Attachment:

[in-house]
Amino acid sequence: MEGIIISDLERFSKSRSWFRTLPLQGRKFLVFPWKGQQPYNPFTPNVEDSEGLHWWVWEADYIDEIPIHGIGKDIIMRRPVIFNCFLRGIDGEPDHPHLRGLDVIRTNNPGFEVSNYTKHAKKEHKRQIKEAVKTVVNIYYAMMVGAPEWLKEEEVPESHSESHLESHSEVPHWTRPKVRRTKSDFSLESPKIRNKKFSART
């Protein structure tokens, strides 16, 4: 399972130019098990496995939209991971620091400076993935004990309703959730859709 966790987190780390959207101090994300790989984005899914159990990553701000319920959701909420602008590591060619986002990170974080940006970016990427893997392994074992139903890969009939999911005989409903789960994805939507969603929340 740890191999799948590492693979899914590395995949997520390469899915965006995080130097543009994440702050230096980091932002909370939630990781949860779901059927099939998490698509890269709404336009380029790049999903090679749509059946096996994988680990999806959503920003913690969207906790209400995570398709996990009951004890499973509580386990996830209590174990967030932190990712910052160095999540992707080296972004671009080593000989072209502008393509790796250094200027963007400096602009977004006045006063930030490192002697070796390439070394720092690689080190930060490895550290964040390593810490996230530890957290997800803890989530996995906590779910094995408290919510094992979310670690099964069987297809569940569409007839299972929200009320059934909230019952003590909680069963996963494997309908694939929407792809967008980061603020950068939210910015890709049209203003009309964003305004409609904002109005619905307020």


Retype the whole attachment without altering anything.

[in-house]
Amino acid sequence: MEGIIISDLERFSKSRSWFRTLPLQGRKFLVFPWKGQQPYNPFTPNVEDSEGLHWWVWEADYIDEIPIHGIGKDIIMRRPVIFNCFLRGIDGEPDHPHLRGLDVIRTNNPGFEVSNYTKHAKKEHKRQIKEAVKTVVNIYYAMMVGAPEWLKEEEVPESHSESHLESHSEVPHWTRPKVRRTKSDFSLESPKIRNKKFSART
């Protein structure tokens, strides 16, 4: 399972130019098990496995939209991971620091400076993935004990309703959730859709 966790987190780390959207101090994300790989984005899914159990990553701000319920959701909420602008590591060619986002990170974080940006970016990427893997392994074992139903890969009939999911005989409903789960994805939507969603929340 740890191999799948590492693979899914590395995949997520390469899915965006995080130097543009994440702050230096980091932002909370939630990781949860779901059927099939998490698509890269709404336009380029790049999903090679749509059946096996994988680990999806959503920003913690969207906790209400995570398709996990009951004890499973509580386990996830209590174990967030932190990712910052160095999540992707080296972004671009080593000989072209502008393509790796250094200027963007400096602009977004006045006063930030490192002697070796390439070394720092690689080190930060490895550290964040390593810490996230530890957290997800803890989530996995906590779910094995408290919510094992979310670690099964069987297809569940569409007839299972929200009320059934909230019952003590909680069963996963494997309908694939929407792809967008980061603020950068939210910015890709049209203003009309964003305004409609904002109005619905307020």